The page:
By Troy Rother, City Traffic Engineer
Few things are more frustrating than being stuck in seemingly endless traffic.
If you’ve driven down University Drive in Northgate in the last couple of weeks, you’ve probably faced extraordinarily long wait times. A soon as you go through a green light, the next light turns red. At times, it takes 15 or 20 minutes to travel a single mile.
Let me assure you, we share your frustration and apologize deeply for the inconvenience.
Allow me to explain what’s behind all the chaos. It won’t ease your frustration, but at least you’ll know what’s going on.
Our contractor activated the reconstructed Northgate traffic signals on Aug. 22. Regrettably, the signal contractor didn’t have his subcontractors present for the activation as the city had directed. As a result, the detection systems didn’t function properly, which caused the traffic signal to give the maximum green time for all approaches — even if a vehicle wasn’t present on that approach.
Rest assured we’re working diligently with the subcontractors to correct the problem. We’ve developed coordinated timing plans for the corridor and are installing them this week. We’re also working on camera activation, emergency vehicle recognition, and getting the signals to talk to one another.
That said, it’s essential to keep in mind that the focus of the entire project is pedestrian safety in an area bustling with thousands of students. Recent pedestrian accidents in the area – including several tragic fatalities – led the city to work with the university and the Texas Department of Transportation to make necessary changes.
The good news is that we expect to have the final timings installed the week of Sept. 9. The complex project was supposed to be finished months ago, but weather and utility conflicts created numerous delays.
When fully implemented, the signal timings will have an exclusive pedestrian-only phase for walking and cycling traffic to cross University Drive or the minor roadway at the intersection. During this time, all vehicular traffic will be stopped, including right-turning vehicles.
The pedestrian-only phase will undoubtedly create delays for motorists, but benefits include a safer situation for pedestrians and no pedestrian conflicts for vehicles attempting to turn onto University Drive. For example, we observed traffic at the Nagle intersection this week and saw 12 vehicles turning left onto University instead of the usual four because the vehicles didn’t have to wait for pedestrians to cross during motorists’ green light.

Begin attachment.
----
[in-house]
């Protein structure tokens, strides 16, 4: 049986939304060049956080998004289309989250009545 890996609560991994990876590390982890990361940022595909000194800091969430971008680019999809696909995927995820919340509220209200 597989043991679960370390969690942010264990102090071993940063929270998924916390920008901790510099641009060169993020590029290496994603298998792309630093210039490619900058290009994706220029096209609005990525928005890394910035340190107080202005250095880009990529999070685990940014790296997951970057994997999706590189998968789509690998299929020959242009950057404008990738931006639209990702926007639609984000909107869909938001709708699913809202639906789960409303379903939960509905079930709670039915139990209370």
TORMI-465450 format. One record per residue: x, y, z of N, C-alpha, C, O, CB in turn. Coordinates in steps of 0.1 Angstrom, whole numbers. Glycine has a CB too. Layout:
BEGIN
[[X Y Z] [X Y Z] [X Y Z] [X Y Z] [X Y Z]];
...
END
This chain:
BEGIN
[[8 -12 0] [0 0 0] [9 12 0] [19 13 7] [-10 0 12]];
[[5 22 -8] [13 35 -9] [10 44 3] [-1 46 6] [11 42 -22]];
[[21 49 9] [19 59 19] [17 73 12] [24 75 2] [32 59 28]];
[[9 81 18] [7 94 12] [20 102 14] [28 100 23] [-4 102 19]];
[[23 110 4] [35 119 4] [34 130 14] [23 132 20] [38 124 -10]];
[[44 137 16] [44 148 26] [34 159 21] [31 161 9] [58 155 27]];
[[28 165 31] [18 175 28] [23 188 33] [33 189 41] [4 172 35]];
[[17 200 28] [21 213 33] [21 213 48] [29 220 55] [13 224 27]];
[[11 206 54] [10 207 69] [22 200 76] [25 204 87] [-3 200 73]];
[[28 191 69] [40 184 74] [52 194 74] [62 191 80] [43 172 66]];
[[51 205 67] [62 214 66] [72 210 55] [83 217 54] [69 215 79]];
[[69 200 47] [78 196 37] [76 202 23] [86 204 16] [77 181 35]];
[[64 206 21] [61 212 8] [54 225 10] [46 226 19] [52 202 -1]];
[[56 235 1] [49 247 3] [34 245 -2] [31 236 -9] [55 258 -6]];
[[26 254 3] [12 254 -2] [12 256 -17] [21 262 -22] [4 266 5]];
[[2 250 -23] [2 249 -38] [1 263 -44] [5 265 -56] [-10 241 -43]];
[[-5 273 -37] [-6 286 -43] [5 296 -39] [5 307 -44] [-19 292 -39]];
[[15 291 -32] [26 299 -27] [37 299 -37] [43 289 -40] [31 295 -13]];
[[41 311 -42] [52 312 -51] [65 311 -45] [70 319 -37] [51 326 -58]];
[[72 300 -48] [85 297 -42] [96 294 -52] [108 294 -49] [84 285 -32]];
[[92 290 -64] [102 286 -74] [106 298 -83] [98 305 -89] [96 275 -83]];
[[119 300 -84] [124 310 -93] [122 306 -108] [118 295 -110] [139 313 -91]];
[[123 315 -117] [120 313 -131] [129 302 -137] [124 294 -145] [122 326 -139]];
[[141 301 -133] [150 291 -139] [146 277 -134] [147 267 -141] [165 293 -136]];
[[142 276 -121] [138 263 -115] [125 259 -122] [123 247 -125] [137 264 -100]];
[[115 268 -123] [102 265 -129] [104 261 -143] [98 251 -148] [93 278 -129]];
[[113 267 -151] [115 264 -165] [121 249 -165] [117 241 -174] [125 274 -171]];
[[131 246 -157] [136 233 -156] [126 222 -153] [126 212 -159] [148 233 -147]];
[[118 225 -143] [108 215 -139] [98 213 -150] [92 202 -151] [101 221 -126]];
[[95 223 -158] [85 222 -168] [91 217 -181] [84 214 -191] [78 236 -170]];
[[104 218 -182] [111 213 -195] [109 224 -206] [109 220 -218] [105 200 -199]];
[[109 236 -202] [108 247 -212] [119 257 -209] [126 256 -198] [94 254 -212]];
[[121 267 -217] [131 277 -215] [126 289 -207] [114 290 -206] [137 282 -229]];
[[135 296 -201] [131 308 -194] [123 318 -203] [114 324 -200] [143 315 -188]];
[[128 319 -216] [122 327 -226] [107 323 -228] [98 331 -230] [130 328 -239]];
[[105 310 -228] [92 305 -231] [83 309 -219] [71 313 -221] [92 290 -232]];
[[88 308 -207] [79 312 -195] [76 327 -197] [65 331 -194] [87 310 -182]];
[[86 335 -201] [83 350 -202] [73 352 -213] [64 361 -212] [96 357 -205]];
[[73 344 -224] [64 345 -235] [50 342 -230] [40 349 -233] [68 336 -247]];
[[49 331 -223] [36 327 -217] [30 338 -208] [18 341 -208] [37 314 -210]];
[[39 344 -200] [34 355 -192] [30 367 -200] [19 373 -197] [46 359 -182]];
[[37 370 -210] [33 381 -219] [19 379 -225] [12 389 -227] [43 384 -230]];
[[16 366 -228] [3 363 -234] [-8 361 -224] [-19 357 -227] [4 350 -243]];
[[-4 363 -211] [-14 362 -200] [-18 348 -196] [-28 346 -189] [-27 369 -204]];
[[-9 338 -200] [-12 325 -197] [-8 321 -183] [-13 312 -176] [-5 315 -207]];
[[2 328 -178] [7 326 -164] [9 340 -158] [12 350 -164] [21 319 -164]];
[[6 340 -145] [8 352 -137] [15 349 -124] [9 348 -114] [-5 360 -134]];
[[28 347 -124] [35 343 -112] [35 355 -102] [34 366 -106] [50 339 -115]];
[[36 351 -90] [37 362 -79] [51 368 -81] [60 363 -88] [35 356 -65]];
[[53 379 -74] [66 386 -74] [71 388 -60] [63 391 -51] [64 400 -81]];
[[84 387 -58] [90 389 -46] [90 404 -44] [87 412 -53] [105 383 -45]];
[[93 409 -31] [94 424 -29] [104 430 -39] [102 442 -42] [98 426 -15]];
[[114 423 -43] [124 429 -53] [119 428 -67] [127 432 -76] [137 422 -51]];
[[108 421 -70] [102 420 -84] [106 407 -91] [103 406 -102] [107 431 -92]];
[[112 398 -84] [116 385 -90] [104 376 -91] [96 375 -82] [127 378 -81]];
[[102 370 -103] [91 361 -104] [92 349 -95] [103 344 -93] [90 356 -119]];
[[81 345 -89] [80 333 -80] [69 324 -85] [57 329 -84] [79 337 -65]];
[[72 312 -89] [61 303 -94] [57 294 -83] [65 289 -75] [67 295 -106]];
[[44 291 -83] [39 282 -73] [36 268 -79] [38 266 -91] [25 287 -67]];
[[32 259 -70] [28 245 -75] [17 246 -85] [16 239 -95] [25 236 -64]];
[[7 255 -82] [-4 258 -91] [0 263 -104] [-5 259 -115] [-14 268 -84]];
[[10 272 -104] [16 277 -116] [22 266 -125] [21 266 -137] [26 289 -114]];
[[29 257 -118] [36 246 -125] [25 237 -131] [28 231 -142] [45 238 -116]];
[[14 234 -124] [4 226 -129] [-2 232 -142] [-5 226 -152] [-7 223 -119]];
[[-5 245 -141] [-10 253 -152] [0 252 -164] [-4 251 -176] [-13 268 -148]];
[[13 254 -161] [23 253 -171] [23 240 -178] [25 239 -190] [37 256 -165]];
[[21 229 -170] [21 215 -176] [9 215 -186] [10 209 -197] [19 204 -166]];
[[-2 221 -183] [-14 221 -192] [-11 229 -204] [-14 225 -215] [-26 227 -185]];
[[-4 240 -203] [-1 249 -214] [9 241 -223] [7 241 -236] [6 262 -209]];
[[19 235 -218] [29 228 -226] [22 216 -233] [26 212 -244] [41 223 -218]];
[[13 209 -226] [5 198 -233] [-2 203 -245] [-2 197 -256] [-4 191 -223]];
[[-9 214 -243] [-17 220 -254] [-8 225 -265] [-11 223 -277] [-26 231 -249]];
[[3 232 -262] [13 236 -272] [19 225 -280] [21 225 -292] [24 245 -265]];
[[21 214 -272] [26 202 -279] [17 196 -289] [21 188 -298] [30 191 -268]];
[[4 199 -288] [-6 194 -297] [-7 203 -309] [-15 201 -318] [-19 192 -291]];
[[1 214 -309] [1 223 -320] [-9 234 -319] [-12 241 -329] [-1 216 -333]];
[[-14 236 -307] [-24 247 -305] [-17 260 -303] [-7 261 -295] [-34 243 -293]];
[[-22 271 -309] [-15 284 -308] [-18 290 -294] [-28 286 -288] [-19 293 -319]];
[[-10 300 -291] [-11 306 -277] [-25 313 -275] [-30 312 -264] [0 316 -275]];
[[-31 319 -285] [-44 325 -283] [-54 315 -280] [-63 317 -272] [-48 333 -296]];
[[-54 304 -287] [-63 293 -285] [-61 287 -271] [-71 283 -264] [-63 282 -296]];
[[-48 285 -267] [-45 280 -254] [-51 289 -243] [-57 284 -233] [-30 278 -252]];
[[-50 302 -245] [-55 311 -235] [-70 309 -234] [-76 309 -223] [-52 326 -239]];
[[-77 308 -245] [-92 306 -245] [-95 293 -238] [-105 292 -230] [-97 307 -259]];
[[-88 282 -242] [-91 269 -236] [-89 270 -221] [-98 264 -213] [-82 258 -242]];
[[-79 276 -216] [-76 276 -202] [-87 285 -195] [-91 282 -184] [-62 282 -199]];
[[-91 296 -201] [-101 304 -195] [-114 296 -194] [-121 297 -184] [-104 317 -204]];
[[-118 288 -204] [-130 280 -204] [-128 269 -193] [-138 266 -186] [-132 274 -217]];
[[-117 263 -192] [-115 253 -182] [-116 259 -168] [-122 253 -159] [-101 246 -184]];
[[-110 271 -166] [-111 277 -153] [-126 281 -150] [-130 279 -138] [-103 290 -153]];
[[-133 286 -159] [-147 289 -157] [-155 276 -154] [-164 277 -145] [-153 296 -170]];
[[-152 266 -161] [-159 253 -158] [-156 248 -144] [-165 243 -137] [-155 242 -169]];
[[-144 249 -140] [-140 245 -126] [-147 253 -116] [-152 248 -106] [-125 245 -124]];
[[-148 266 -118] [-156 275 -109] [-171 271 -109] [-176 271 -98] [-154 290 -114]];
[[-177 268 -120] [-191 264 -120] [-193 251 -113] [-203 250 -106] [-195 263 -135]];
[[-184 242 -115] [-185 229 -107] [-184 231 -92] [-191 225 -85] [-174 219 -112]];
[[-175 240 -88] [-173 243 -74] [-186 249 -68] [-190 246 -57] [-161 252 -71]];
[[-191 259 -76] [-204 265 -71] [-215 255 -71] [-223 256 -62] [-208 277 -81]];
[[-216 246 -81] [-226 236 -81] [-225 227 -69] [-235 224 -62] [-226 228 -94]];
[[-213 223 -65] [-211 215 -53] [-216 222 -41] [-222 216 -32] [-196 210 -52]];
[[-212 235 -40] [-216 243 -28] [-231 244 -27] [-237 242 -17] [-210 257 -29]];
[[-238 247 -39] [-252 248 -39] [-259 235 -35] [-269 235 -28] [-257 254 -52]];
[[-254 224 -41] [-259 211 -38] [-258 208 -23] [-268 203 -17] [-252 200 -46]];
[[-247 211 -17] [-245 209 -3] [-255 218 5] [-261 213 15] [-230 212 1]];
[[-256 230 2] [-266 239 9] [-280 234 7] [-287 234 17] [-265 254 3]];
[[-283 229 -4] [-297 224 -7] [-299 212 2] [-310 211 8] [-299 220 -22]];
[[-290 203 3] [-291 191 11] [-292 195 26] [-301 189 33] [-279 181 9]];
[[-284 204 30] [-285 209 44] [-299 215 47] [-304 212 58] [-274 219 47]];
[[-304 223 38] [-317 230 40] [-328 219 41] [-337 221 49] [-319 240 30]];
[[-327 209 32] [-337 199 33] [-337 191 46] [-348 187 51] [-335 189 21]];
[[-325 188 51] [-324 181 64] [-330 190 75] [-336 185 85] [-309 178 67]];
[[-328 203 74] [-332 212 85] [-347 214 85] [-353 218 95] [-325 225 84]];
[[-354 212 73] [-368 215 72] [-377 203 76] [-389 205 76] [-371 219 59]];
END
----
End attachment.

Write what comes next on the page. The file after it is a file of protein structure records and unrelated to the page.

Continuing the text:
Our overriding goal will always be to operate and maintain a safe and efficient transportation system. Unfortunately, the complexities involved sometimes create frustrations and inconveniences for us all. We appreciate your patience and understanding.
About the Blogger
Troy Rother has been College Station’s city traffic engineer since 2003. He previously served as an engineer with the Texas Department of Transportation and in the private sector with Wilbur Smith Associates. Troy earned bachelor’s (1997) and master’s (1998) degrees in civil engineering from Texas A&M.
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By Troy Rother, City Traffic Engineer
The City of College Station Traffic division on Monday will begin installing new controllers on the city’s 78 traffic signals. The project is expected to take about two weeks and will include new communication equipment and software.
During implementation, please obey traffic control and warning devices, and remember that dark signals — those not switching from green to yellow to red – are treated as four-way stop intersections under state law.
The signal work will typically be done nights and mornings when traffic is lightest. The signals will be flashing while the controller is being replaced and other equipment is installed.
Have you ever asked that question while sitting at a red light? Traffic signals are frequent targets of verbal abuse, especially when they are on the blink (pun intended!). And you always seem to catch that red light when you’re late for an important appointment.
How hard can it be to make these things work right, anyway?
Keeping our traffic lights maintained and operating efficiently is a bigger job than you might think. The City of College Station’s Traffic Division maintains and operates 70 traffic signals, 50 pedestrian/school zone flashers, more than 12,000 traffic signs and over 100 miles of long-line pavement markings.